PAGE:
Cycling Te Ara Ahi
Te Ara Ahi - Waiotapu to Lake Ohakuri and return.
We couldn't find much information on this stretch of Te Ara Ahi, so decided we'd better check it out and write it up. Parking at the Waiotapu Tavern, we set off at 11am in mid-summer on the 28km of road ride to the Lake Ohakuri. Straight into a hill, but it was an easy incline, followed soon after by a long steep downhill to Waikite. Holy cow, we'd have to come back up that at the end of the day.
A wee detour down to the thermal area (which has a nice little camping area too). Onwards to the corner of Te Kopia road, hang a left and continue pedalling. An undulating road led us past the Paeroa Thermal Bluffs where we dismounted and wandered a few minutes up to see the free display. Note that the sign was easy to miss, and invisible when coming from the other direction.
Then more pedalling, and still more, until the tarseal turned to unpaved forestry road. After a couple of kms of this, look for the small cycleway sign on the right directing you down a rutted vehicle track to Lake Ohakuri. It's a little gem - pack your togs or make sure you have at least a paddle even if it's winter.
For us, the temperature was a toasty 30 degrees by this stage, an icy cold drink would have been superb. Alas, after a warm cordial and soggy sandwich, we retraced our journey. The road was so hot by now that the tar was melting, so by the time we got to the killer hill 6km from the end we were well over it. Didn't even try to cycle, just got off and trudged.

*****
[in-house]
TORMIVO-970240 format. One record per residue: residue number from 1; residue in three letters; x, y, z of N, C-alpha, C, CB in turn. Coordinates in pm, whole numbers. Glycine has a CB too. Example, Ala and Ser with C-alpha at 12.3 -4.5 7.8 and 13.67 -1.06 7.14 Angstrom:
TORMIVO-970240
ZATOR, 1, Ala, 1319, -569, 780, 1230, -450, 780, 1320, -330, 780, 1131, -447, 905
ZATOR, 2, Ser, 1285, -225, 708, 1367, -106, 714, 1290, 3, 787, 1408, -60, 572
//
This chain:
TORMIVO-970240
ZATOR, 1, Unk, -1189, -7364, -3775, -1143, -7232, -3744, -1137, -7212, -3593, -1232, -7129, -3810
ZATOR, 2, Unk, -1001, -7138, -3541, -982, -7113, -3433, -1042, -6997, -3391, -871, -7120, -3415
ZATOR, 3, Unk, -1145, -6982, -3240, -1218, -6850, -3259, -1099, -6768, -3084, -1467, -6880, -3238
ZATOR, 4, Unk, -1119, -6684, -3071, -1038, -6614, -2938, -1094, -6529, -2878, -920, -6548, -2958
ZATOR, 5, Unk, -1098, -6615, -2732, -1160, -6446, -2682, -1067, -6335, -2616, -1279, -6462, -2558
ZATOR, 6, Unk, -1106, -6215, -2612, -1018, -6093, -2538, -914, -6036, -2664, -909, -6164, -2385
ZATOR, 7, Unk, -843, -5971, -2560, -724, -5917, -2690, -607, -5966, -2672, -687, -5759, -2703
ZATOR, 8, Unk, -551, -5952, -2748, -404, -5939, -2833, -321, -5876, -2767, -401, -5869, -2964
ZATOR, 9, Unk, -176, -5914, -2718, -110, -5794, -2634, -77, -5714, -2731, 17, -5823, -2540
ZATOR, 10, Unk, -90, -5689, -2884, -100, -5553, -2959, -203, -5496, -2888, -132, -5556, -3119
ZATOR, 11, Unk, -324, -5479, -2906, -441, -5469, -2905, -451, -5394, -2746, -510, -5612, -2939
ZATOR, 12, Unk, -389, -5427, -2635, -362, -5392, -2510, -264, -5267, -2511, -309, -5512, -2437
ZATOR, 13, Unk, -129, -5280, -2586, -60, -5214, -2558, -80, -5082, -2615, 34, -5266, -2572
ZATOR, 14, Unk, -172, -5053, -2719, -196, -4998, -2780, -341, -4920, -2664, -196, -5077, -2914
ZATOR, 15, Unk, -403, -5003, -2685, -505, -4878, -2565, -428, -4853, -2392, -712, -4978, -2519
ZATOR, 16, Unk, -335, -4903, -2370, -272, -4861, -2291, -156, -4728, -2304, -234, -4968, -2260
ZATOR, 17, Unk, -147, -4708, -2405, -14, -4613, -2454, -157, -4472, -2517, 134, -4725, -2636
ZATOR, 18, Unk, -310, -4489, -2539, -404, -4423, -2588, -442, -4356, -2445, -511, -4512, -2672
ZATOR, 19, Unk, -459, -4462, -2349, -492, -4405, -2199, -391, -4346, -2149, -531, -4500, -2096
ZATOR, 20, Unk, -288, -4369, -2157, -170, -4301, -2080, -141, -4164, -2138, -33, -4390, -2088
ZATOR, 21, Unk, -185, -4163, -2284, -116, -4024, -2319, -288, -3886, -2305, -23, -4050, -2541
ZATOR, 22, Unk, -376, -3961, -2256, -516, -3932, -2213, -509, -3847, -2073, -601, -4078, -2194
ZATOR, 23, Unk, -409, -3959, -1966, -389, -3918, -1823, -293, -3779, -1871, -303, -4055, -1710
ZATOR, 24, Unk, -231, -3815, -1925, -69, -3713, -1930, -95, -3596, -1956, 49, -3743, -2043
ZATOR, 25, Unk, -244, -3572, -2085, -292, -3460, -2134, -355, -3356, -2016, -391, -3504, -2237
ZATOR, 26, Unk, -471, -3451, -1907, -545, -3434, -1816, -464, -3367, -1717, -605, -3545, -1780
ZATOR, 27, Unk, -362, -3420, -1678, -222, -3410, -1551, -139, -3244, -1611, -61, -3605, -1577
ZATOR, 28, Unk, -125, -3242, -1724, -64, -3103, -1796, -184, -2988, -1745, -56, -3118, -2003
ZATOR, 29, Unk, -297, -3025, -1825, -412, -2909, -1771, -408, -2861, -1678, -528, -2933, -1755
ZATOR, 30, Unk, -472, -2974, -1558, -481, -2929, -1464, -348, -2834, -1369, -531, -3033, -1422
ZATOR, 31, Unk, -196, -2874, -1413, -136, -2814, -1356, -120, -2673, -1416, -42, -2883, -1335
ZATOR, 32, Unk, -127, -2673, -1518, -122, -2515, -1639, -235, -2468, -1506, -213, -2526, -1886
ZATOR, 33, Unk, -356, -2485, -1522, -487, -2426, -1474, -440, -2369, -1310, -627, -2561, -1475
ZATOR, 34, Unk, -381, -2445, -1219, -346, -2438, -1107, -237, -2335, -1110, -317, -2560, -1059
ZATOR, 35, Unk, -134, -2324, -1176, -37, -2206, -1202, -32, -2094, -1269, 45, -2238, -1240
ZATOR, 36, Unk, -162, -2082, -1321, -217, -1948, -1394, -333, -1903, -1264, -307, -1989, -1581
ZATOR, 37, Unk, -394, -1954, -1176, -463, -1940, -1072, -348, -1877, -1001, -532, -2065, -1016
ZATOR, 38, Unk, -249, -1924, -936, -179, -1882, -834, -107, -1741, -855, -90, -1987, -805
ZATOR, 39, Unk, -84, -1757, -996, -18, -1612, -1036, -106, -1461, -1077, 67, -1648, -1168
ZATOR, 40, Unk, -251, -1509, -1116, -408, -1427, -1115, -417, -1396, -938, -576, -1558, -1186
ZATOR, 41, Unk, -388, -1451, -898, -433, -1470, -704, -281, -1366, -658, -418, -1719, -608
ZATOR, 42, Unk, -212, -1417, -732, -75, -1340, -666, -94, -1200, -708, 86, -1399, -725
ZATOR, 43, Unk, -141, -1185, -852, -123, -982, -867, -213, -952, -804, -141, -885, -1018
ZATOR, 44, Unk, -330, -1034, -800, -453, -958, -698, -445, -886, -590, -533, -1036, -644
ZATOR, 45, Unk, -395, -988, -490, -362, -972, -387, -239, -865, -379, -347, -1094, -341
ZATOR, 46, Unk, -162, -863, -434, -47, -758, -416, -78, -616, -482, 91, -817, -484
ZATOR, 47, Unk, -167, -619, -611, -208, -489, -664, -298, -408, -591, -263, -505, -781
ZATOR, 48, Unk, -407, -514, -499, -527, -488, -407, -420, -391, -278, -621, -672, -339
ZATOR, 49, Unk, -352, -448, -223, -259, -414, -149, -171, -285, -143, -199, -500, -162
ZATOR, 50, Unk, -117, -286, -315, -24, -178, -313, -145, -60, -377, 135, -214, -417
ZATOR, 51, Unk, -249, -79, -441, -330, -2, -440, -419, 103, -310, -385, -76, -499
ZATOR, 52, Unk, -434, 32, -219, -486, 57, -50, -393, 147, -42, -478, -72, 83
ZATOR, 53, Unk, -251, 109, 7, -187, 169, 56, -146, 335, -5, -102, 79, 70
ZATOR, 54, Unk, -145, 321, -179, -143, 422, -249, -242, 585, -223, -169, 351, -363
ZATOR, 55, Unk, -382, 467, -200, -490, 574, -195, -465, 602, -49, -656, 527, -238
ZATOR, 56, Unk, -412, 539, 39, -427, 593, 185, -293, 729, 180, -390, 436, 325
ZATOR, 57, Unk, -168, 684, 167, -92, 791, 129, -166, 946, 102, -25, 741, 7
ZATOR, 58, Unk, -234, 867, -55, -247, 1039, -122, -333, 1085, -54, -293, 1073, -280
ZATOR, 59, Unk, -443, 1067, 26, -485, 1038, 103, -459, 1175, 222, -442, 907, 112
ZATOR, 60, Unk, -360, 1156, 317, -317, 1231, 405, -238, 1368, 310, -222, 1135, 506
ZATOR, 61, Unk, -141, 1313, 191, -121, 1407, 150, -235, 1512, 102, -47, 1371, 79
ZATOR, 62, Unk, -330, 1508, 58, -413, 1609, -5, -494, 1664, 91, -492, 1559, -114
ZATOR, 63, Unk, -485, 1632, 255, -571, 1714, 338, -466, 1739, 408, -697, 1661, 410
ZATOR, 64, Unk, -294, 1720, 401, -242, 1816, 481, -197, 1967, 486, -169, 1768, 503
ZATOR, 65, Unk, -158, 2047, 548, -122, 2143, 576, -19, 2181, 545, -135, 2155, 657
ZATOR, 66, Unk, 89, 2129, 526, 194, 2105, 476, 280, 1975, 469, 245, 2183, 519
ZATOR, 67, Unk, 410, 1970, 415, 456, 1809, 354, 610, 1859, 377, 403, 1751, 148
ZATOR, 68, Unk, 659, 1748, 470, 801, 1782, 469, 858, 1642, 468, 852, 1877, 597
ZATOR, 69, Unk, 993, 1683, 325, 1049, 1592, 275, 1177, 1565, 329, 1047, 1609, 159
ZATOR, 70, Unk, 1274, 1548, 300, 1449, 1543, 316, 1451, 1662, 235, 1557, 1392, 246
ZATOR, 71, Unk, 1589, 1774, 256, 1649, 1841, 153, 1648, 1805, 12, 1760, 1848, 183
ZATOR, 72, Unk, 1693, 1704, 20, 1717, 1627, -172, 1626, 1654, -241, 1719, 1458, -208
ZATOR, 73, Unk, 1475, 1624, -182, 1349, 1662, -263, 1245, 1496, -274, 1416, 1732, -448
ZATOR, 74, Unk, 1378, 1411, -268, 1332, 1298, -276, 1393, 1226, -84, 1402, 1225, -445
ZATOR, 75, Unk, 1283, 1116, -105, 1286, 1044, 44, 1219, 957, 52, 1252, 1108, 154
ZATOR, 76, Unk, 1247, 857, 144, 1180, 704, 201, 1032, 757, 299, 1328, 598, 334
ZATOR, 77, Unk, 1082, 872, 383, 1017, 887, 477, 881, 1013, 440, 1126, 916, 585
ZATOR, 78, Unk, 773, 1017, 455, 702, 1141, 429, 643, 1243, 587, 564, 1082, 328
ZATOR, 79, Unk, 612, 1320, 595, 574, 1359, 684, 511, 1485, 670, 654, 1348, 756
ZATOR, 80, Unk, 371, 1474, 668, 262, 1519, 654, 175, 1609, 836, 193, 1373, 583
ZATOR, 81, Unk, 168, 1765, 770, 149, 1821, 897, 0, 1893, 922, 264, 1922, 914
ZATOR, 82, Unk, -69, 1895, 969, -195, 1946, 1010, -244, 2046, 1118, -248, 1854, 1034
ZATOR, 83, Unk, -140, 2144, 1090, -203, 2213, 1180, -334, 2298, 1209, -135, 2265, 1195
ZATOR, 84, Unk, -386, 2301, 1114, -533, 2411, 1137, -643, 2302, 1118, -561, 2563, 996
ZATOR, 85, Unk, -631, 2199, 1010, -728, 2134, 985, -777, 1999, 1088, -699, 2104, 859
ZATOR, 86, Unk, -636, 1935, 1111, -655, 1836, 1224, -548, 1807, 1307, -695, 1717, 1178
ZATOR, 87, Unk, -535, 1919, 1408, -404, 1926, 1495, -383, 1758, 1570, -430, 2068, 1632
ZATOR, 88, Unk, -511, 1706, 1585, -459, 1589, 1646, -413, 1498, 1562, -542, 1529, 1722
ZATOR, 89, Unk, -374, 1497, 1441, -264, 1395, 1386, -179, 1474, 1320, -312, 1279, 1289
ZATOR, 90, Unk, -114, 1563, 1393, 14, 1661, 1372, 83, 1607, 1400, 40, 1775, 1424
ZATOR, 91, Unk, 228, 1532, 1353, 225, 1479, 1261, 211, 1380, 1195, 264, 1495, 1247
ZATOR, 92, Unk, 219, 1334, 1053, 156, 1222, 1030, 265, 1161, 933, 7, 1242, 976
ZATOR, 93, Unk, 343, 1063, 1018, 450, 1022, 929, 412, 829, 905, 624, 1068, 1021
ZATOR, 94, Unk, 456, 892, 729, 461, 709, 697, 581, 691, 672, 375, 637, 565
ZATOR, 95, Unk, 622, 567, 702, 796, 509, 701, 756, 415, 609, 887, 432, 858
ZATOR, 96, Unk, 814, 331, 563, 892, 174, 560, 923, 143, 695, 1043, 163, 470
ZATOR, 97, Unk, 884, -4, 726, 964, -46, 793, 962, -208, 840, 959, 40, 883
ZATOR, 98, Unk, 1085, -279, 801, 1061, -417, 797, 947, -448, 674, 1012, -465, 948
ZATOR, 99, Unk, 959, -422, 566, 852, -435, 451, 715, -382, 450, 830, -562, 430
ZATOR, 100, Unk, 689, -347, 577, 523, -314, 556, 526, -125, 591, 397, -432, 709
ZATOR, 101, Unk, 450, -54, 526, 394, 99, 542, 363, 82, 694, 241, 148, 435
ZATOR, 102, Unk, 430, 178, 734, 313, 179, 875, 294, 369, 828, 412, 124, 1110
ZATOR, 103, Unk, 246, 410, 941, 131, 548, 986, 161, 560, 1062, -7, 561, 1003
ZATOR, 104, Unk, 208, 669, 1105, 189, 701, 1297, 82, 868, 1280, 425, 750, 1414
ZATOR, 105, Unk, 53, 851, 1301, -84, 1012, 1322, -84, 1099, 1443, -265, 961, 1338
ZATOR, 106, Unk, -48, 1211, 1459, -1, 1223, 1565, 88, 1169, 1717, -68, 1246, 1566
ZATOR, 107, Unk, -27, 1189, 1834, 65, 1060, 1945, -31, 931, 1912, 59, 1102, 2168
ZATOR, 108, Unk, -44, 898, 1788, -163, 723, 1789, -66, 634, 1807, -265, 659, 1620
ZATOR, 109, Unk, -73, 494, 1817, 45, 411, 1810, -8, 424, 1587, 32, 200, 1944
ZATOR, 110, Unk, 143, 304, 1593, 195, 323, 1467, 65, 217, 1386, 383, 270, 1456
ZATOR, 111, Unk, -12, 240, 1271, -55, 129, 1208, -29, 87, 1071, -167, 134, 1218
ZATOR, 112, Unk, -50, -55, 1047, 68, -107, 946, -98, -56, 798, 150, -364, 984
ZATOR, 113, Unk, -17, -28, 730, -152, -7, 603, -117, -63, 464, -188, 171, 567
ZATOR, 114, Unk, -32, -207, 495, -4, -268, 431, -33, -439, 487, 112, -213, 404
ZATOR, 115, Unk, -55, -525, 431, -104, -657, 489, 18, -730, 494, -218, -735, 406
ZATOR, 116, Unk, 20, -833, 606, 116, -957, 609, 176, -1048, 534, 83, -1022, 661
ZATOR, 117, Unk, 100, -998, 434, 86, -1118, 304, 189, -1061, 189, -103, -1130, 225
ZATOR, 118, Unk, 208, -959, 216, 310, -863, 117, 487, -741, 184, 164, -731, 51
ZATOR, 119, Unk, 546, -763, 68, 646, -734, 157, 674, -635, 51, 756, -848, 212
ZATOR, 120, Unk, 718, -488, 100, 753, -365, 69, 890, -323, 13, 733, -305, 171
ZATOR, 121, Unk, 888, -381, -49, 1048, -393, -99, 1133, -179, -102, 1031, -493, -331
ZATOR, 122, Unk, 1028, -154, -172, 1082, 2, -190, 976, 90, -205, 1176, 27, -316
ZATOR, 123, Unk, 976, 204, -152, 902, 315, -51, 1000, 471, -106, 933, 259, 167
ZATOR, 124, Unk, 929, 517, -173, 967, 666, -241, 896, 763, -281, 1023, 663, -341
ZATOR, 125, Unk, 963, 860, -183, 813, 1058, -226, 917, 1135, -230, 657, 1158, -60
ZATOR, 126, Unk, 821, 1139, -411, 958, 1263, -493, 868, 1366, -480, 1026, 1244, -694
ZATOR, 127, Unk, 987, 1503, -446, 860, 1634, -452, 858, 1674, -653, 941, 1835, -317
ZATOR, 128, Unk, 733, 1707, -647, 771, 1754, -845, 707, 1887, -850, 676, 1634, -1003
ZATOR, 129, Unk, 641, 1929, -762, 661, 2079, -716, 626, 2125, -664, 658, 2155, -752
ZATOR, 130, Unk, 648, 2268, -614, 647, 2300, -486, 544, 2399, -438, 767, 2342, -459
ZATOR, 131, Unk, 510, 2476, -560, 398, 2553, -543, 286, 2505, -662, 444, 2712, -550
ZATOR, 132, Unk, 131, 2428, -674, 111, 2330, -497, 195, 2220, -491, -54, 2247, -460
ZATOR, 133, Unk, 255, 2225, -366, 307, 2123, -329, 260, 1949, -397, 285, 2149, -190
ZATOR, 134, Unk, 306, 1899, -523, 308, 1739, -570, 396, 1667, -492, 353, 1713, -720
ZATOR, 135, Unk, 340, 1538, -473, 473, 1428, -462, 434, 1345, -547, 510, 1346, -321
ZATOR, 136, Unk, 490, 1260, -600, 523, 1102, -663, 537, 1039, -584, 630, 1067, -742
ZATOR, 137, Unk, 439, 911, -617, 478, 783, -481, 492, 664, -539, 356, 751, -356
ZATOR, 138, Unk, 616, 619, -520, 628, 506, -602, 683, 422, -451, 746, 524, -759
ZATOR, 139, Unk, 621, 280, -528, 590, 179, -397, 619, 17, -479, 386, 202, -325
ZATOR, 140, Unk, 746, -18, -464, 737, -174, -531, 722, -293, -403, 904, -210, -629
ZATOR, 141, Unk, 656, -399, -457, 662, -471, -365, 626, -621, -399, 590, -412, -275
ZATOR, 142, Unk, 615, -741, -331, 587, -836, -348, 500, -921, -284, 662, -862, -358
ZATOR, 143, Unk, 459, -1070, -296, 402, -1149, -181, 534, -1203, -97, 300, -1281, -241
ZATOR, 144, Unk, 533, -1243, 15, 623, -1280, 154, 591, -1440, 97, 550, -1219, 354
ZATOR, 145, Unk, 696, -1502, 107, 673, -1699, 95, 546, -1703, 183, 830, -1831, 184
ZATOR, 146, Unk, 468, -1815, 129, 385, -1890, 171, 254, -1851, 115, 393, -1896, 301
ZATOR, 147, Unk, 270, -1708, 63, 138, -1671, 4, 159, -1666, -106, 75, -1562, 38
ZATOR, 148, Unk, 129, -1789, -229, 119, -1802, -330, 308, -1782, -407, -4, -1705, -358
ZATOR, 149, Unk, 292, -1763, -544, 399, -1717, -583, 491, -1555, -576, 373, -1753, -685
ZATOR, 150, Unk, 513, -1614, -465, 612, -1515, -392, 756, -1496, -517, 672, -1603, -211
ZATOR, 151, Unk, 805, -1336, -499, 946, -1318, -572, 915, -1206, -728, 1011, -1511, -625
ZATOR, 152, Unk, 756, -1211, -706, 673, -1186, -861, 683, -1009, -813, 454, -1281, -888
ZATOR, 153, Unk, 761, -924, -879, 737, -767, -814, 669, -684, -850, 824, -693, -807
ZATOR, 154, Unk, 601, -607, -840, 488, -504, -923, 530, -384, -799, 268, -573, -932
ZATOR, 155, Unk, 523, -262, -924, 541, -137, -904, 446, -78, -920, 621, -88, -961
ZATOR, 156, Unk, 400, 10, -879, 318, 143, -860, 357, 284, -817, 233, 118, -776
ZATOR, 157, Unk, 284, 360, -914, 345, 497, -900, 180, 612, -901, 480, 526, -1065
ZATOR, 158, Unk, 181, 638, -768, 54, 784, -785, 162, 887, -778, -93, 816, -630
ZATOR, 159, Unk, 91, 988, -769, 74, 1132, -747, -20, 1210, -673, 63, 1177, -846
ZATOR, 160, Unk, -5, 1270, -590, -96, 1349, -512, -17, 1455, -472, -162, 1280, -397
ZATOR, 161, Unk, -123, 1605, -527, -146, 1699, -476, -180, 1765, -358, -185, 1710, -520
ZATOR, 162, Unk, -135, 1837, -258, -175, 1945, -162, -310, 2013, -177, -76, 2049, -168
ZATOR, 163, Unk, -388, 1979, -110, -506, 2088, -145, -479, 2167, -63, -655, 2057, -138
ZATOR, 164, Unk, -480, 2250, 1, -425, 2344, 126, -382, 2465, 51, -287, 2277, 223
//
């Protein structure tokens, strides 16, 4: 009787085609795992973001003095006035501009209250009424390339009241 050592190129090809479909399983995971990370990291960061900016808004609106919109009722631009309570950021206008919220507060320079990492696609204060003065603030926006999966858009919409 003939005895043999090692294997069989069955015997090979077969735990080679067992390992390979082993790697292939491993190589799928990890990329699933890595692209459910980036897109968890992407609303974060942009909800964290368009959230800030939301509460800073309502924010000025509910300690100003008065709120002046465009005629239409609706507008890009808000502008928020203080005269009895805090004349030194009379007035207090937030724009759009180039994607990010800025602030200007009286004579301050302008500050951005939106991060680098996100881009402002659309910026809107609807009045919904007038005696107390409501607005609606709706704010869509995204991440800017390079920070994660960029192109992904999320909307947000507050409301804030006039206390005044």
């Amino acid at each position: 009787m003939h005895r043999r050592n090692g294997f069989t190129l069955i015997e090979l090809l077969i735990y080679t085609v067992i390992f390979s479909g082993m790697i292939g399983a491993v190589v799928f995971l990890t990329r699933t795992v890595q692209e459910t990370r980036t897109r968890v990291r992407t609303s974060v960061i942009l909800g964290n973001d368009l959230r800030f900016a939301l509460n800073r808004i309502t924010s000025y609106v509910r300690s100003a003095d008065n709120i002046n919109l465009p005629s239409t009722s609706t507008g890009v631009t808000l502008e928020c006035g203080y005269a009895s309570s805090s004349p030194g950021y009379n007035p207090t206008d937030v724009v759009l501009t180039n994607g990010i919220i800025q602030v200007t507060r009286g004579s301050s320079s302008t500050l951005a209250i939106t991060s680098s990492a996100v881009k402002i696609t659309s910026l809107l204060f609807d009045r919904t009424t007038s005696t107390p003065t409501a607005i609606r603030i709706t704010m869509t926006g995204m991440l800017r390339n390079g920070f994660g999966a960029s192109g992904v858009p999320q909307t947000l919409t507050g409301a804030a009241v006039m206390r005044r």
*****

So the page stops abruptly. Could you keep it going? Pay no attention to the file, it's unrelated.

Finally back at the Waiotapu Tavern, our home for the night, and bliss! an open bar and refreshing shower. The verdict? - do this part of Te Ara Ahi if you're a purist who likes to do things start to finish, otherwise, it's really just quiet rural roads connecting thermal areas together.
Te Ara Ahi - Waiotapu to Waimangu and return.
Having already completed the section from Rotorua to Waimangu, this 12km section was the missing link. We left the Waiotapu Tavern early in the morning, ducked through the tunnel under SH5 and did a quick 2km detour down to the Waiotapu thermal area. If you're not going to pay to go in, just go about 1km down to the free boiling mud pools on the left, they're well worth a look. If you do intend to visit, be there for the 10.15am show when they chuck a bit of soap in the Lady Knox geyser, and there she blows. So, back on the off-road trail, shadowing SH5 at a distance, the track crosses a gravel road. Continuing a short distance onwards, there is a side track down the Te Ranga Trail to Kerosene Creek, which is a must-do detour.If you're a confident rider, take the steep trail down. If you're not, take the gravel road there and back, it's much easier. Kerosene Creek with its hot river, waterfalls and swimming holes is fabulous. Plus it's free!
Once back on the main track, we cycled on, past the Rainbow Mountain summit track turnoff (advanced riders only), did the 1 minute detour to look at the lovely teal coloured crater lake, and then were spat out briefly at the Rainbow Mountain picnic area on SH5. Onwards through some lovely bush to the junction of SH38 and Waimangu Road. Cross over the road and start the short road bash section of the ride. Pass Lake Okaro, then up the hill, enjoy some sweeping views, and on to the Waimangu thermal area, the newest of the region's hot spots. After a very welcome drink at the cafe, we retraced our route. It seemed a lot easier heading back, and the trail signs were definitely better - this is no doubt the best direction to ride if you're intending to cycle one way and be shuttled the other. Also there's good facilities at the Benny Bee honey place next to the Waiotapu Tavern if the pub's closed.
Interactive map of route